In total, the twins say they raised ~$400k (~$800k in 2022). Then, they got to work on their first business.

Inside Twins Restaurant

When the restaurant opened, the twins theme was inescapable. 

Lisa and Debbie Ganz had chosen a location on Second Avenue. They had double-sided business cards, and told everyone the restaurant was in “New York, New York, the only city you name twice.” The restaurant had twin bar stools and a large, double-helix centerpiece. Waiters handed out Doublemint gum with every check.

Other twins had also opened stores or eateries. At the time, Manhattan even had a restaurant, Triplets, opened by identical brothers whose story of being separated at birth and reunited as adolescents inspired the documentary Three Identical Strangers.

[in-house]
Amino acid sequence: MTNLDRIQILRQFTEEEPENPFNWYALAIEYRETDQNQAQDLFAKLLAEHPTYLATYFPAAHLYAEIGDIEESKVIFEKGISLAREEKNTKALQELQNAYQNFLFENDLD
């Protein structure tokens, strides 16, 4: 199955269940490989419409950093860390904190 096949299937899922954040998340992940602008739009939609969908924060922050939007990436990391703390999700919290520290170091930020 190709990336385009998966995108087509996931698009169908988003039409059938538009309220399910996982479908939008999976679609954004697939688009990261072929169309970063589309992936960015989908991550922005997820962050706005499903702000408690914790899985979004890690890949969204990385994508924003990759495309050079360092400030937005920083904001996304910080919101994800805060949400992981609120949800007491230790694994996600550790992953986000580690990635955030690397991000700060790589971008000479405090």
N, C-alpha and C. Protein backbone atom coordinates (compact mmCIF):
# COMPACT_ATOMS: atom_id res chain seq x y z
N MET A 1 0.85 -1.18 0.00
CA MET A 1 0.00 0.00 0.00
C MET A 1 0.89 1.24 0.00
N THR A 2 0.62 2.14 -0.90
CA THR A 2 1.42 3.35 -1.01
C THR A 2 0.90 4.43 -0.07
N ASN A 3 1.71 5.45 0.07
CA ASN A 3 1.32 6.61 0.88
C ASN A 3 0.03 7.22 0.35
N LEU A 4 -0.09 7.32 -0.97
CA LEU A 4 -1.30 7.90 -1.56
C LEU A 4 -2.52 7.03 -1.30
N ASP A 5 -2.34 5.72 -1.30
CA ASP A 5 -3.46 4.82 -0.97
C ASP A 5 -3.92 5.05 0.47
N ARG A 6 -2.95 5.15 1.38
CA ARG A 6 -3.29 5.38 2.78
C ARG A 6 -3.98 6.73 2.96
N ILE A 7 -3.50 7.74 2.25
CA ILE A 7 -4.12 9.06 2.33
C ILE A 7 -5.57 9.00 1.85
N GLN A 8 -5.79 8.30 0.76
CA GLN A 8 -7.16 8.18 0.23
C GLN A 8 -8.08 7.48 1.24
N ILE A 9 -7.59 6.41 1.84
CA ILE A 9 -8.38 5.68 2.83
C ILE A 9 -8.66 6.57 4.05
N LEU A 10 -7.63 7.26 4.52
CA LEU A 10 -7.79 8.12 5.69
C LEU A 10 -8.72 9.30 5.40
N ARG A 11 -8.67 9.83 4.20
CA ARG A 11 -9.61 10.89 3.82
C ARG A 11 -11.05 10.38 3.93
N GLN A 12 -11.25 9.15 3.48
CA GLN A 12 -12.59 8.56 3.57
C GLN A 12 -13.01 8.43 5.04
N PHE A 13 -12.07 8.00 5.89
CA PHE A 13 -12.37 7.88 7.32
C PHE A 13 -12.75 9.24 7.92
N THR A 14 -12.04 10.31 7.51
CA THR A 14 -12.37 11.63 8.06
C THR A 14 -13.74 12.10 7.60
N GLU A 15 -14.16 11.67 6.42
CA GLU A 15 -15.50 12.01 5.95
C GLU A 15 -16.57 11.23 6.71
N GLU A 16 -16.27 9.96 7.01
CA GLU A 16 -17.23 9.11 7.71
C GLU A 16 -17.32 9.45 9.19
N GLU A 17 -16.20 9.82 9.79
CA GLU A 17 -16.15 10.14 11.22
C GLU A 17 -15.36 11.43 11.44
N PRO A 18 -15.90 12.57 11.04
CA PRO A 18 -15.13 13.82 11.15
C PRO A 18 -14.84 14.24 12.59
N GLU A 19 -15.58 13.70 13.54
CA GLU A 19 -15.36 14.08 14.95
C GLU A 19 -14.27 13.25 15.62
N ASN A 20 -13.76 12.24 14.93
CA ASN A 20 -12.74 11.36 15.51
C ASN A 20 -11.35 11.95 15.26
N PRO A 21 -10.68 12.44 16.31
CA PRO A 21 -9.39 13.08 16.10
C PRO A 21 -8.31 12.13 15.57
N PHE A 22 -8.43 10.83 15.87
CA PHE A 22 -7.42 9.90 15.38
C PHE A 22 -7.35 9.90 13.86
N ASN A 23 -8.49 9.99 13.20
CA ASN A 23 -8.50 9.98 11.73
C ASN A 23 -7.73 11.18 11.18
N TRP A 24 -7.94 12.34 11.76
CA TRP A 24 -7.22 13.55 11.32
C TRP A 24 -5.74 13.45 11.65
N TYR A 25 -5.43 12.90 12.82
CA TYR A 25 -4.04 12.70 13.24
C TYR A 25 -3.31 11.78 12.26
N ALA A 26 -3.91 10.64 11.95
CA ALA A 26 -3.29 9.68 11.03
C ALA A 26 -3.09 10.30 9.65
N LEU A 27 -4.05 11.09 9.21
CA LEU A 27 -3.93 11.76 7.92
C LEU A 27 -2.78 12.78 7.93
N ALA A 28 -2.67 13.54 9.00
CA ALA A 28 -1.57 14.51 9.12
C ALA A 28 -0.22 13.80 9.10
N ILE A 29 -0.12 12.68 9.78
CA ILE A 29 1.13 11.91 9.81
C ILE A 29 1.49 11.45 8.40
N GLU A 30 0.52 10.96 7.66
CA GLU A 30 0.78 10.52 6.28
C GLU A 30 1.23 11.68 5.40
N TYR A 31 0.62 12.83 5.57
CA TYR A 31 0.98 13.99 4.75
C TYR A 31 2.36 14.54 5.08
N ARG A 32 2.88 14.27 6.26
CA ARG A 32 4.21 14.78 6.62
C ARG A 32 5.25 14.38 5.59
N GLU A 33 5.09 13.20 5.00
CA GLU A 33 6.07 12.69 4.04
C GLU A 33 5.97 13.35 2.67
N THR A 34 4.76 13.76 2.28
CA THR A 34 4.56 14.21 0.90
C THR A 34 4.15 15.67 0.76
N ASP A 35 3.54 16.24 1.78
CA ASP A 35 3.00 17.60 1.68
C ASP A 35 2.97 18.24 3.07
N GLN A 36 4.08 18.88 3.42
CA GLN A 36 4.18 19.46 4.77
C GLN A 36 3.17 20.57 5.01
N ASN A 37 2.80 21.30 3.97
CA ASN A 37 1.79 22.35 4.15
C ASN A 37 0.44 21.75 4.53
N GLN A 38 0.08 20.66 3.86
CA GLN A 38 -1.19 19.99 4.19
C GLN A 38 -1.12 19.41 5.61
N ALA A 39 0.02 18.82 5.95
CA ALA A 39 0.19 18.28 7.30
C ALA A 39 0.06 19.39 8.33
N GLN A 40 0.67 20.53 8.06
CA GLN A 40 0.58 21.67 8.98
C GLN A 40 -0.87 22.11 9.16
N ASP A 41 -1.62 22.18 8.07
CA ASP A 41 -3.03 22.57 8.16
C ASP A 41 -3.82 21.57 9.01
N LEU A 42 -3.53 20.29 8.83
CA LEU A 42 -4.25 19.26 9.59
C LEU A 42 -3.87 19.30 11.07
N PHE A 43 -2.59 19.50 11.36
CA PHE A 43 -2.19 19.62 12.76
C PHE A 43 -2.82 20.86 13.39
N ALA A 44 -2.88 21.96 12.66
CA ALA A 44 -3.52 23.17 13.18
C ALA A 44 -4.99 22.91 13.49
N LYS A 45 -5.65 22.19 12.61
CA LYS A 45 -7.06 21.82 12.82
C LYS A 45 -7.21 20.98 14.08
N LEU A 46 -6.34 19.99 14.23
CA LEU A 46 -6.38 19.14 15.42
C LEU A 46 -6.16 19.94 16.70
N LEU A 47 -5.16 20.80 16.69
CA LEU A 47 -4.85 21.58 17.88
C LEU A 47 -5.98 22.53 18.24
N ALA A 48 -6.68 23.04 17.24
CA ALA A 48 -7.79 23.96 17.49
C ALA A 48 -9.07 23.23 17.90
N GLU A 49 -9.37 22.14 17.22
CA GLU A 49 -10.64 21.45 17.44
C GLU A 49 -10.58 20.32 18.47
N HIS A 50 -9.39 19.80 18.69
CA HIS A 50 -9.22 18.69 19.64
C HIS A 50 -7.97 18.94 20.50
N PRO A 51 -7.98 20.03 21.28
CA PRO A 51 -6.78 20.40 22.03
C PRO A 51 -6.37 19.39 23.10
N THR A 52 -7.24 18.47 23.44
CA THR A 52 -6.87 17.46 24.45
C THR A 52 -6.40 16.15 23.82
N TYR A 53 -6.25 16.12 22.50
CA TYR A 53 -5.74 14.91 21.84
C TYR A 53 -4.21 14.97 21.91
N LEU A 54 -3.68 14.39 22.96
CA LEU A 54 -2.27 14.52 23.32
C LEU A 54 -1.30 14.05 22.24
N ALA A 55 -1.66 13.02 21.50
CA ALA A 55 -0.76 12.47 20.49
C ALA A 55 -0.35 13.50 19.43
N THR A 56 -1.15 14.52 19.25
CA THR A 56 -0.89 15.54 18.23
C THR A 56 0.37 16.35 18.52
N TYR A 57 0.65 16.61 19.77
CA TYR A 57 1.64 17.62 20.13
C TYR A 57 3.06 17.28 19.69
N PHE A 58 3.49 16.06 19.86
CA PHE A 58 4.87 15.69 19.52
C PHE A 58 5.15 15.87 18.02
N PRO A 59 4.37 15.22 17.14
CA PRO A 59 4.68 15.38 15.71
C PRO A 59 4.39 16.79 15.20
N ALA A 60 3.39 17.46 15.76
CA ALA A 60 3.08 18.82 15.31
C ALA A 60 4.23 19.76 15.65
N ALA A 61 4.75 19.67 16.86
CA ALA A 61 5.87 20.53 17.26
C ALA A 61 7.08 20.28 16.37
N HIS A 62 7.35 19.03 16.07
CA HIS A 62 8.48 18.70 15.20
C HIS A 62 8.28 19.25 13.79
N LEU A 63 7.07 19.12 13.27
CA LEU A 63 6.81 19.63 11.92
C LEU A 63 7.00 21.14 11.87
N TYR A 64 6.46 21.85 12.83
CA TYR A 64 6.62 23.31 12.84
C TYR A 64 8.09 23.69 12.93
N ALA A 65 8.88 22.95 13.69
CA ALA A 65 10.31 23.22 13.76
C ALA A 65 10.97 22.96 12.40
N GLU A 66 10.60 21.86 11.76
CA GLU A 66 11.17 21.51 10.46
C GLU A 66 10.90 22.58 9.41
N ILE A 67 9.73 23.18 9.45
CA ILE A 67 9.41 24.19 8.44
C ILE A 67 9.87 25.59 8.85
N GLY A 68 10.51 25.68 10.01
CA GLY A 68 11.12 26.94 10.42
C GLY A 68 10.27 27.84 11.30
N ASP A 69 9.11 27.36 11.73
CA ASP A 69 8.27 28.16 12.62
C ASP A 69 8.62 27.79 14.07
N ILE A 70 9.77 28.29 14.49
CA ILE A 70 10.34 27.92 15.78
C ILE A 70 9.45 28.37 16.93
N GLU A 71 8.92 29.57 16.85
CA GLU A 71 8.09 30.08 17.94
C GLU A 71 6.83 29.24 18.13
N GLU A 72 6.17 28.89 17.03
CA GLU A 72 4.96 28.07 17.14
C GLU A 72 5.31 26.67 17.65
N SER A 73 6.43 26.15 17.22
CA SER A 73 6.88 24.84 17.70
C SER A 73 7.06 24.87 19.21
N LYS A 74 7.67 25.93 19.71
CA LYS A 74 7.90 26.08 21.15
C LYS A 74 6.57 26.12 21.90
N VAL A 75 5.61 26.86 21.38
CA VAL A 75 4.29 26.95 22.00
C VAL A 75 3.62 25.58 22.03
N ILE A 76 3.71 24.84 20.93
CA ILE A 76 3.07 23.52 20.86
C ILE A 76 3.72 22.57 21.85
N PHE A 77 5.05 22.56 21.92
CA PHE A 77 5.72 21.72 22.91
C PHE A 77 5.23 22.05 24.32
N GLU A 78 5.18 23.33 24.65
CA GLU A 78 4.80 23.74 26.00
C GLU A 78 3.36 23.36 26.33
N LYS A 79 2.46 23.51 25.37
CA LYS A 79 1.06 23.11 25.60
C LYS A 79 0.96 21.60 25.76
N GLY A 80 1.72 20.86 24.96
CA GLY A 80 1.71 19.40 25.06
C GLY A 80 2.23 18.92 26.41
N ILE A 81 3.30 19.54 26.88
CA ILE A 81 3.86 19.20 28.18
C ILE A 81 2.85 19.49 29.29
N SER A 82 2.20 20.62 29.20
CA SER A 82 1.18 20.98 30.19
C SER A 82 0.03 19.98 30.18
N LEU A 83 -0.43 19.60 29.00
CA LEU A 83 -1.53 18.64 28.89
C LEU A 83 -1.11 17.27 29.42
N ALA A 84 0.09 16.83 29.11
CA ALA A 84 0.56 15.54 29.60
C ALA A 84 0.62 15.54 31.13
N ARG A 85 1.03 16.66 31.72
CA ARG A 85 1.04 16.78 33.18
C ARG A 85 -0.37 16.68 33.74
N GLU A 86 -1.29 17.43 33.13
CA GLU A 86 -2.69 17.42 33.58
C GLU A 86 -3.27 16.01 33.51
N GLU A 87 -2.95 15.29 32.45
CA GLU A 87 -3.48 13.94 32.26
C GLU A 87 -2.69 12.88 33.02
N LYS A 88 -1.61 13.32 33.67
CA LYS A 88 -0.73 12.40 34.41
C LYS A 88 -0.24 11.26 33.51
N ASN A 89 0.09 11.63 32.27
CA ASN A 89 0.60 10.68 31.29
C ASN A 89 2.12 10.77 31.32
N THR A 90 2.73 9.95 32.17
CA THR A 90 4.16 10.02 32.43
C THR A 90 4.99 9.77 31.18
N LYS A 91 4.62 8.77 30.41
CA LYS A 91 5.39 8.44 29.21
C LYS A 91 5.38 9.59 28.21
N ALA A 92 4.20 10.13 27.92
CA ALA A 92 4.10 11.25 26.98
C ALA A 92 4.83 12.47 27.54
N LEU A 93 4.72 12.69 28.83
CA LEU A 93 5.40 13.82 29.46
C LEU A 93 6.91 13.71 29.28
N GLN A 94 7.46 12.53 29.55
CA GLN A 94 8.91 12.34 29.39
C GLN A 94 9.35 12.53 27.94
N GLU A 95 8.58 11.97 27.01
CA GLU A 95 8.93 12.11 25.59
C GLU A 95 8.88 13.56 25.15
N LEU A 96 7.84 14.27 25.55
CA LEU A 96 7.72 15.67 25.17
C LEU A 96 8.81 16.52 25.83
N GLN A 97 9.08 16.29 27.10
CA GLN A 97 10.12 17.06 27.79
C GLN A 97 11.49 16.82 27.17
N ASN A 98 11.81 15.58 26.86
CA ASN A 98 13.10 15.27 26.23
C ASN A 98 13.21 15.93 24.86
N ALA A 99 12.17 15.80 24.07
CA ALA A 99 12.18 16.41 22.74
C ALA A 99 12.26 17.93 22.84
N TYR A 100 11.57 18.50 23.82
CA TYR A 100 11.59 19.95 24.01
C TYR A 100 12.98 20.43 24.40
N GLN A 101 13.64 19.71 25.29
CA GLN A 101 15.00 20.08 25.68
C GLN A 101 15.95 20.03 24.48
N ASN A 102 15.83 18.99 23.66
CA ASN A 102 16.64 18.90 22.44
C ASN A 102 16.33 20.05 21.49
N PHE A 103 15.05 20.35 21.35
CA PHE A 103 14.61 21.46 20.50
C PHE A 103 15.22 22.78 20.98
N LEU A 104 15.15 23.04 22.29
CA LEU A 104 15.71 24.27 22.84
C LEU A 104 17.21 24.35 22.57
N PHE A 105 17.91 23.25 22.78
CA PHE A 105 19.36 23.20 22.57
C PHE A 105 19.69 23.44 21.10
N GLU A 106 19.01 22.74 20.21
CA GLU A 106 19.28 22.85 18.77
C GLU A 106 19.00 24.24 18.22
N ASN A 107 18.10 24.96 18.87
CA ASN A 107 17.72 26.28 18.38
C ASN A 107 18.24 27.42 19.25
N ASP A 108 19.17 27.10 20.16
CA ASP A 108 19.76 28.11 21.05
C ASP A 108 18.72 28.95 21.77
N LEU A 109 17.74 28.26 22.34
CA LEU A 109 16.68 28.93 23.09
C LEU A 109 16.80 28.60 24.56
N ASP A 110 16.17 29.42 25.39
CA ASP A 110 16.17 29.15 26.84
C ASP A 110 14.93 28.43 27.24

But none had ever staffed a restaurant with identical siblings.

The Ganz sisters (foreground) at Twins Restaurant with fellow identical twin employees (Mark Peterson/Corbis via Getty Images)

“We took [the theme] to the nth degree,” says Lisa. The sisters even required each pair of twins to wear identical outfits. 

The press couldn’t get enough of Twins Restaurant. “It was a global phenomenon,” Lisa says. “Every single day we had camera crews,” Debbie adds.

Lisa and Debbie worked the long hours of a new restaurant while also appearing on shows like “Oprah” and planning to open a string of Twins locations. 

Then something unexpected happened: They started getting requests from TV producers and casting agents who wanted their help finding identical twins.

“We were in a city with a lot of people in the entertainment business,” says Debbie. “The customers could be the head of Disney, or just someone doing a local film.”